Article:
Imagining a Better Way
Imagine this. Imagine that you're driving your car home from a party. Your boyfriend is in the passenger seat. Your five-year-old son is in the backseat, sleeping in a booster seat. Imagine that you get pulled over by a police officer because you made an improper turn without signaling. During a routine check the police officer realizes that you are driving with a suspended license and takes you into custody. Imagine that the police officer hands your boyfriend the keys to the car and tells him to drive to the police station.
Imagine that your boyfriend has a blood alcohol level three times the legal limit. He doesn't go to the police station. 40 minutes after being pulled over he crashes the car into a tree less than half a mile from home and kills your son. He walks away from the accident unharmed.
Now imagine that you're a Chicago Heights police officer. You've been a police officer for two years. You pull a car over for something routine, run the plates, and realize that the driver is driving with a suspended license. You arrest the driver and put the keys to the car in the passenger's hand. You don't notice that he has enough alcohol in his system to impair every single one of his motor, cognitive and perceptual skills.
Imagine that he crashes that car, killing the innocent five-year-old boy in the backseat.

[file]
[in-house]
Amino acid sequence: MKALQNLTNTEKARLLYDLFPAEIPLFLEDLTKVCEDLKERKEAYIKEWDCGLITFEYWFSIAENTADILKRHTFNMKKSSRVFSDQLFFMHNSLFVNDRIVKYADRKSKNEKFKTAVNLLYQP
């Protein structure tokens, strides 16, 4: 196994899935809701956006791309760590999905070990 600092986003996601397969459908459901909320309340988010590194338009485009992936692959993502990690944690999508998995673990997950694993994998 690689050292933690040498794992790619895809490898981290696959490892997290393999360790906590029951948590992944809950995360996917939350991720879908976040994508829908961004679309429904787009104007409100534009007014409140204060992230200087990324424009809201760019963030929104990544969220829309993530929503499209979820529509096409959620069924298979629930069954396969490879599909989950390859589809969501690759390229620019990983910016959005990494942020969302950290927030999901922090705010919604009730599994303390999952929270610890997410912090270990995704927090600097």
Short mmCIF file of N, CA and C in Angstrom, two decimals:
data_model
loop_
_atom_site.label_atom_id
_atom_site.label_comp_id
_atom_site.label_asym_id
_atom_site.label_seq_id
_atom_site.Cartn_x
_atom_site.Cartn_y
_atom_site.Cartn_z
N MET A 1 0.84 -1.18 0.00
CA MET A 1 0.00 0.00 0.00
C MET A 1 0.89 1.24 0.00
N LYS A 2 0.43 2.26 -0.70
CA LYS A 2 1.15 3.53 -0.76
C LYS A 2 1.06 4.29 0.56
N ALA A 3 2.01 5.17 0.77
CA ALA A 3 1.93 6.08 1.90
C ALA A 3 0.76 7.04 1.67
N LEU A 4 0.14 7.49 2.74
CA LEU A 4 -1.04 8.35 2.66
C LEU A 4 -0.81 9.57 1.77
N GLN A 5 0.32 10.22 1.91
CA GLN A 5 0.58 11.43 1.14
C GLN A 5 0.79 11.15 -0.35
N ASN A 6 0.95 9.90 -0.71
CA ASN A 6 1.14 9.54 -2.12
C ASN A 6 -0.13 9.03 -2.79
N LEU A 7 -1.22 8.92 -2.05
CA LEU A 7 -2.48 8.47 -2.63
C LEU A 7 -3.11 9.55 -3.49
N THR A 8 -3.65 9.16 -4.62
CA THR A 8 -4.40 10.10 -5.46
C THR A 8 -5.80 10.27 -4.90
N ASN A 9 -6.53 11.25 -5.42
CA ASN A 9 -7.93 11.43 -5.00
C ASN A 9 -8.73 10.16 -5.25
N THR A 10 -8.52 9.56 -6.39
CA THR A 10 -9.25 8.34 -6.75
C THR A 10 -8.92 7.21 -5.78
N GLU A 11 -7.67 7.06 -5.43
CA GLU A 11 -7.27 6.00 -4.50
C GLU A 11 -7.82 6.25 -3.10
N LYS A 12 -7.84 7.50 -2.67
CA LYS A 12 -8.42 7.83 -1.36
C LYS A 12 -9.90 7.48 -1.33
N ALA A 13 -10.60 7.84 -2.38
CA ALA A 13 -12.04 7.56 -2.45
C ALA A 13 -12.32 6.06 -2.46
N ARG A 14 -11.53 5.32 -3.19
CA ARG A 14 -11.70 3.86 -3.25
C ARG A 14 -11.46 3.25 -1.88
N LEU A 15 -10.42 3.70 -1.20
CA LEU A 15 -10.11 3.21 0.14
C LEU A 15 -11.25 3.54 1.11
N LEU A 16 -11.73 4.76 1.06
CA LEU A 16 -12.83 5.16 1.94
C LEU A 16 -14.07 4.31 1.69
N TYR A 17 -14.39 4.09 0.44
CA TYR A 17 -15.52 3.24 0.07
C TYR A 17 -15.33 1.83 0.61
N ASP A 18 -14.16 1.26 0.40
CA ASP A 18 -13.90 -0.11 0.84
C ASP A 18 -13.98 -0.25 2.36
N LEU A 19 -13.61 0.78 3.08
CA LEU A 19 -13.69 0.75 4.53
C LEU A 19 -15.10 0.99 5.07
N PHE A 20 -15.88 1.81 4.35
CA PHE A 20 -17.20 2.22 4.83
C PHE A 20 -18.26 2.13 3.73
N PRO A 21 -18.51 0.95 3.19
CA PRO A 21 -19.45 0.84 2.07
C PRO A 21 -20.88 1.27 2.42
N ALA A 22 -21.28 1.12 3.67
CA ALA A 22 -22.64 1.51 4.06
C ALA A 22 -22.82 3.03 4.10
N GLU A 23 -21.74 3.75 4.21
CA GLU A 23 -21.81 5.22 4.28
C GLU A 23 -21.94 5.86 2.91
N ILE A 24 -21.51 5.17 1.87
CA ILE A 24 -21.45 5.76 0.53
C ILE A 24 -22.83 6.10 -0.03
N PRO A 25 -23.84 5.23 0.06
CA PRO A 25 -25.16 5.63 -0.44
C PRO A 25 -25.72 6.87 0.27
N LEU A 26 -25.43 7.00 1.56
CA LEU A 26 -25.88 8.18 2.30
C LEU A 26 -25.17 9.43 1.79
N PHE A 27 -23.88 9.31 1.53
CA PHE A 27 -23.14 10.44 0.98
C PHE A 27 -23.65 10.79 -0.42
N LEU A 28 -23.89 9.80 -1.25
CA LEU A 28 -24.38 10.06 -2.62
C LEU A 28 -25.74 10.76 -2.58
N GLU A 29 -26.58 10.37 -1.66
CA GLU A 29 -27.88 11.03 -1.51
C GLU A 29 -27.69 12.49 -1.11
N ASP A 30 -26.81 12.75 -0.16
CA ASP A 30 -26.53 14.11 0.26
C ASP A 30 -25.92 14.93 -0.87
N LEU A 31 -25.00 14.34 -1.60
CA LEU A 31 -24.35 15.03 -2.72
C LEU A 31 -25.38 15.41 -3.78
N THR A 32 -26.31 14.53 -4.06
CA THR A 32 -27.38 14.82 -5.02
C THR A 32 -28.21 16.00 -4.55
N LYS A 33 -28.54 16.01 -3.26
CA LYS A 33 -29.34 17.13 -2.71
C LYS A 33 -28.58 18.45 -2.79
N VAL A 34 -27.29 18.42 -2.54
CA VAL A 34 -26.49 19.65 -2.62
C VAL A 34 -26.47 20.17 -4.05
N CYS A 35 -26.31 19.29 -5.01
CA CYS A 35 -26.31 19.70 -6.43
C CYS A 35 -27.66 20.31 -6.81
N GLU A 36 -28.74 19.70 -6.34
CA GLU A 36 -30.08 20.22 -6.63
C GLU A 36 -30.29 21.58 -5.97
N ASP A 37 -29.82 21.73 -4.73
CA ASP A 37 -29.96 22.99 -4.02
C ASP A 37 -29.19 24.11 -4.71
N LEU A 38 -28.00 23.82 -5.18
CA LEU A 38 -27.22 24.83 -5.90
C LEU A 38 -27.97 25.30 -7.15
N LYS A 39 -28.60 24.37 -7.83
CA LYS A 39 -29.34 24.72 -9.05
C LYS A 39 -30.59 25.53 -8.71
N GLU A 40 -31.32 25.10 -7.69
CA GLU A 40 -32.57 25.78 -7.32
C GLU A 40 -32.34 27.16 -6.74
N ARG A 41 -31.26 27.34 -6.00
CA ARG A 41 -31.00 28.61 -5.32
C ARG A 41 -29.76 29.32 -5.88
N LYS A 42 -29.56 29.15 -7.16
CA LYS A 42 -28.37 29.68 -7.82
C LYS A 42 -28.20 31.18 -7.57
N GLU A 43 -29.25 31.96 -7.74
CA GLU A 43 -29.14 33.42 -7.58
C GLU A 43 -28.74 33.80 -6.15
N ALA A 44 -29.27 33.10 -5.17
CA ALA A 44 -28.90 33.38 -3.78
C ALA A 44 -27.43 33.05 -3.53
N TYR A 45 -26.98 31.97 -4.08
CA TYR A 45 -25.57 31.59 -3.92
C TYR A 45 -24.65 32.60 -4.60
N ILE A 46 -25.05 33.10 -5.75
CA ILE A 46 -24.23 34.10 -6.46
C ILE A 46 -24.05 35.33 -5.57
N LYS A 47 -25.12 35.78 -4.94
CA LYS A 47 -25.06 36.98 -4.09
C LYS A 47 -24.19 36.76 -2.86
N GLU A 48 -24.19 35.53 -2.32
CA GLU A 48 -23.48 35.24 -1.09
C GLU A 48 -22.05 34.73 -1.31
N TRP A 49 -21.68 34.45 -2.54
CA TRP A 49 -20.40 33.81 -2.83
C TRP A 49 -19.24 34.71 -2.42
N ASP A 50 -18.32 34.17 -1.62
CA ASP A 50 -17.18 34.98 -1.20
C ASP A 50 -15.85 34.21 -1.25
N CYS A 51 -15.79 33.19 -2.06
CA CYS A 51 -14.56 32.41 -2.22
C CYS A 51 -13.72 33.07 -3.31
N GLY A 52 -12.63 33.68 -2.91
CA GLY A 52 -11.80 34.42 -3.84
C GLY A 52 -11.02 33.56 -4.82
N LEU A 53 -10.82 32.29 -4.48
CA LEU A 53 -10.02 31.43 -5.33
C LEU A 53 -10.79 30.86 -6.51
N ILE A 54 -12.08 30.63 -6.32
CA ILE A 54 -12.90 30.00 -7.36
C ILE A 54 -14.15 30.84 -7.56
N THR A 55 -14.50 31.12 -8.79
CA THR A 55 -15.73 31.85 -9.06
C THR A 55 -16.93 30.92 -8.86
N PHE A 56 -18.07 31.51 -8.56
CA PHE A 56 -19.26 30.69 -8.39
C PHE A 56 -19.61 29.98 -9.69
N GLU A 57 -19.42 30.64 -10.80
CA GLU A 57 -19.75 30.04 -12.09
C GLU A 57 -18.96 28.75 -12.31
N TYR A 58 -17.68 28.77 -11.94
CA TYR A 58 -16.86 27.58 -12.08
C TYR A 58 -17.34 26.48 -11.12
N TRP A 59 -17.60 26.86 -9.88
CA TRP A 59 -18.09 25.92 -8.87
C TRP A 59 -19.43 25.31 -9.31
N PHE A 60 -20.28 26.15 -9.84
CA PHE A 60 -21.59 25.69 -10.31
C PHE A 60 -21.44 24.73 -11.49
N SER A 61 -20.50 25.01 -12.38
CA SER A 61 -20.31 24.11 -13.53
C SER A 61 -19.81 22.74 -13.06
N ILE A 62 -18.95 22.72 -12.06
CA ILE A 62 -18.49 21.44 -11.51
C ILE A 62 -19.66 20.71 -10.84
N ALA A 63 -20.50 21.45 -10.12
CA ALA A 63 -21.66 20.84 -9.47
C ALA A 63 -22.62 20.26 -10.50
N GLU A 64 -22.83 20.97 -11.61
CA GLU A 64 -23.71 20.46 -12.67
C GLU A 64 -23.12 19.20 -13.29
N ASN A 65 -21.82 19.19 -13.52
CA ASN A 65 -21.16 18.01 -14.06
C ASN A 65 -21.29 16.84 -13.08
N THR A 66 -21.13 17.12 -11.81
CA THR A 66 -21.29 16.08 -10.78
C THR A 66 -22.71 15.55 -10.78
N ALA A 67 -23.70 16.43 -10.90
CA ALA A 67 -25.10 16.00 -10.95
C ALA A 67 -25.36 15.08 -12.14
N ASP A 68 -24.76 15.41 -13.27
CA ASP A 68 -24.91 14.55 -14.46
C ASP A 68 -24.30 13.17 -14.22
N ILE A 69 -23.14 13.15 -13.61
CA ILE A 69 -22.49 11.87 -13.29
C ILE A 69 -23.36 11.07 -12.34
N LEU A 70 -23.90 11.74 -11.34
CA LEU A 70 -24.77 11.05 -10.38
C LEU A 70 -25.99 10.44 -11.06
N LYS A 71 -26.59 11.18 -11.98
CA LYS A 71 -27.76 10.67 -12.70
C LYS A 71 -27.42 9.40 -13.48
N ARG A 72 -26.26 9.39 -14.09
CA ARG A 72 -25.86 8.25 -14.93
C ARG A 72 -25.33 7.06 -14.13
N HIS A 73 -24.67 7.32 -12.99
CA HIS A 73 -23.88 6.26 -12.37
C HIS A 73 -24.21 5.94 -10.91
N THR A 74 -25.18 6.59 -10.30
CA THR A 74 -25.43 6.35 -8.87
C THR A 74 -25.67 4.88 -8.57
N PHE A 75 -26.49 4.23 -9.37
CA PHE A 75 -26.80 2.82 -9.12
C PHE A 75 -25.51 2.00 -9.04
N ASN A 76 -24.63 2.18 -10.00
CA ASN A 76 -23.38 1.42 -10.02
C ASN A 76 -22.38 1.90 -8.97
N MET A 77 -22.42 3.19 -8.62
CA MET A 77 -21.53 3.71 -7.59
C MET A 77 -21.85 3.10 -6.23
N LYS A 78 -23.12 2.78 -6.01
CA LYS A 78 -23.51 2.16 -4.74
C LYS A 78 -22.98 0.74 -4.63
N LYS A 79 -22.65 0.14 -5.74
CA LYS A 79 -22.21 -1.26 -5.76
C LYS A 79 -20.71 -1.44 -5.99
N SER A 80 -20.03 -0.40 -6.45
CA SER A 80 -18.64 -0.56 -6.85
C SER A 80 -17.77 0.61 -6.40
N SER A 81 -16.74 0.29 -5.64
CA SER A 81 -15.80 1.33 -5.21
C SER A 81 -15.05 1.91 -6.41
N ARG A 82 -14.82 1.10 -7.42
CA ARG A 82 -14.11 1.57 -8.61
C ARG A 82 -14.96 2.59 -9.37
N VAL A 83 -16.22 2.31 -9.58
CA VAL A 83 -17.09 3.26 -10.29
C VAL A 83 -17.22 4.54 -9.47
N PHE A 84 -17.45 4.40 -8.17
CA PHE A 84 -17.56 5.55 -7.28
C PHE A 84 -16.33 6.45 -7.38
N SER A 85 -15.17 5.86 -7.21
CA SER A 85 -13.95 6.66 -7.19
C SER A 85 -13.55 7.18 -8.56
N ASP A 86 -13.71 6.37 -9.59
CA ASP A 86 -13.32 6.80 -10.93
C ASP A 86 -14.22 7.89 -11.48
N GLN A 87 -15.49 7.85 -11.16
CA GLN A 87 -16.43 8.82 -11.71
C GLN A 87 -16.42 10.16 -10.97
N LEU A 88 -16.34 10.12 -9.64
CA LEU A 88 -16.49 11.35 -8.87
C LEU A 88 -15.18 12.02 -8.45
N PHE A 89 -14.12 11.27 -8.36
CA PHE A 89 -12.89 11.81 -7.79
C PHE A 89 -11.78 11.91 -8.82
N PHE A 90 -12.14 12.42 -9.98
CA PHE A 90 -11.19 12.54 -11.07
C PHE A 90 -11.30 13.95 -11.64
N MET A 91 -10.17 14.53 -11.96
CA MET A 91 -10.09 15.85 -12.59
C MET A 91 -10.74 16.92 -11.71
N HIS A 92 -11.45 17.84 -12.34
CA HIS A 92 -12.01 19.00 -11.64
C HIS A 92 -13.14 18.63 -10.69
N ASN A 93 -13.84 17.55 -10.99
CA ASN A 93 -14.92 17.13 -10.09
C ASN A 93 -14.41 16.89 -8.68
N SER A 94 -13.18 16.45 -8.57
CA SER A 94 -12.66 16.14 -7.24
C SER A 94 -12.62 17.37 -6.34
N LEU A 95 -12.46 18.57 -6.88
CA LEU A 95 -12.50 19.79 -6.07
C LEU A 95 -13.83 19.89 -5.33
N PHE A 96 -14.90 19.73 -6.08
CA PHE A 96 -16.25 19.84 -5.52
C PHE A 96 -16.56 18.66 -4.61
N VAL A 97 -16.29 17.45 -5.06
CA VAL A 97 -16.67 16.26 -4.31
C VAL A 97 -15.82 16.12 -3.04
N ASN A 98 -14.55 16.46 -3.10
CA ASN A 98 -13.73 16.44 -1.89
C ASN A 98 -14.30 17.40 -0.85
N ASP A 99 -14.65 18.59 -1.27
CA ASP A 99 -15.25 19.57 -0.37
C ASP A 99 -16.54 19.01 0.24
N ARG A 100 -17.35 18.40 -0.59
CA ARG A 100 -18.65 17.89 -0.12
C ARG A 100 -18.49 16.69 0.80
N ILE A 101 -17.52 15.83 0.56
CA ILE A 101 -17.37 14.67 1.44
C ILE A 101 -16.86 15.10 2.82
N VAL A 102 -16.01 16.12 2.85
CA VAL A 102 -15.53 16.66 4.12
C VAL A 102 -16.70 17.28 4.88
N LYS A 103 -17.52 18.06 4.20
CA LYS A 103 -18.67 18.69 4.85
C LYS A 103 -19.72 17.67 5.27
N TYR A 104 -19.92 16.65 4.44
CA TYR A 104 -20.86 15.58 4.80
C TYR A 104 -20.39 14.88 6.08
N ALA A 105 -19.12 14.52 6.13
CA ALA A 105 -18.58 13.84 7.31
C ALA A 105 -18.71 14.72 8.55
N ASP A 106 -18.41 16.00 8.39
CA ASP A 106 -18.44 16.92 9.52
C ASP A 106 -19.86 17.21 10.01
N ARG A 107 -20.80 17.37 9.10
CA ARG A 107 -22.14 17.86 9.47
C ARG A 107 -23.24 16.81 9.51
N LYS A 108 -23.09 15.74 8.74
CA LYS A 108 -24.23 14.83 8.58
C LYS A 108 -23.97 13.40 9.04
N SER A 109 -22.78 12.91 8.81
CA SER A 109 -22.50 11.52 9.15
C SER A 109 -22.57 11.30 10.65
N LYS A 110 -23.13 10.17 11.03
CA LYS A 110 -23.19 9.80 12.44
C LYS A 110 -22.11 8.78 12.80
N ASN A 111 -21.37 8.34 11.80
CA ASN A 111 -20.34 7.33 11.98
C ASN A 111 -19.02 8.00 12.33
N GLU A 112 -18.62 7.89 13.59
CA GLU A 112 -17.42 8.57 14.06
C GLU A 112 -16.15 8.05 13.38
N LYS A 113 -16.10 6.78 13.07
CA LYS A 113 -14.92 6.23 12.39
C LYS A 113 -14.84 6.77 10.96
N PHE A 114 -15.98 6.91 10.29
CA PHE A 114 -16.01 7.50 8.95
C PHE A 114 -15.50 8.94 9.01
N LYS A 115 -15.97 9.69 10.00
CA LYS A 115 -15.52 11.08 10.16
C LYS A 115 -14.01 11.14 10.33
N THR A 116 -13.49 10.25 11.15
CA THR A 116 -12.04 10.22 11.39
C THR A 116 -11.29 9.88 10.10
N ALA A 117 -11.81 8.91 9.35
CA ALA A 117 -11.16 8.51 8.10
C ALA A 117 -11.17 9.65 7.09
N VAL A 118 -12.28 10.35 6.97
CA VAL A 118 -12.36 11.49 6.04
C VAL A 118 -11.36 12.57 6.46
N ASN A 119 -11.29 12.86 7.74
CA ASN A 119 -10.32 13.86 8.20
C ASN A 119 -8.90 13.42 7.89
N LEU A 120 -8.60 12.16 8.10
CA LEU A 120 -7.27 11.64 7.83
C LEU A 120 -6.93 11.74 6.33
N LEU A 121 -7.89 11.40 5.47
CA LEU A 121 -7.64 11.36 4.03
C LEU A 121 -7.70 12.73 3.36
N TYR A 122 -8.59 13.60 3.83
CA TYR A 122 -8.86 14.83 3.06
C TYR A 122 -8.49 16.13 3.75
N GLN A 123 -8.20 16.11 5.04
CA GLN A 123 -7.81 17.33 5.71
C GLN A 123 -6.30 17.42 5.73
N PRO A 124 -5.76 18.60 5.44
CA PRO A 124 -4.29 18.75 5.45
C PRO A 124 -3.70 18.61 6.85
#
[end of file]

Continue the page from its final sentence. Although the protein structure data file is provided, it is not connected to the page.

Now, let's all imagine for one minute that someone, anyone, did the right thing in this situation. The woman tells the police officer that her boyfriend is drunk; the boyfriend tells the police officer that he's had too much to drink; the police officer notices the obvious and calls a cab instead of having an intoxicated passenger take over. The boy is still alive.
It's too late for that, so instead let's imagine that at this point in time someone does the right thing. What does that look like? Well, right now the mother is filing a lawsuit against the city of Chicago Heights and its police department, the boyfriend is being held on $500,000 bond and will undoubtedly spend time in prison, and the Chicago Heights Chief of Police is exonerating the police officer of any wrong-doing. Everyone is looking to pass the blame to someone else. No one wants to take responsibility for this, and with good reason. Who wants the blood of a five-year-old child on their hands? But everyone is responsible. Each person had a role in this tragedy.Continued on the next page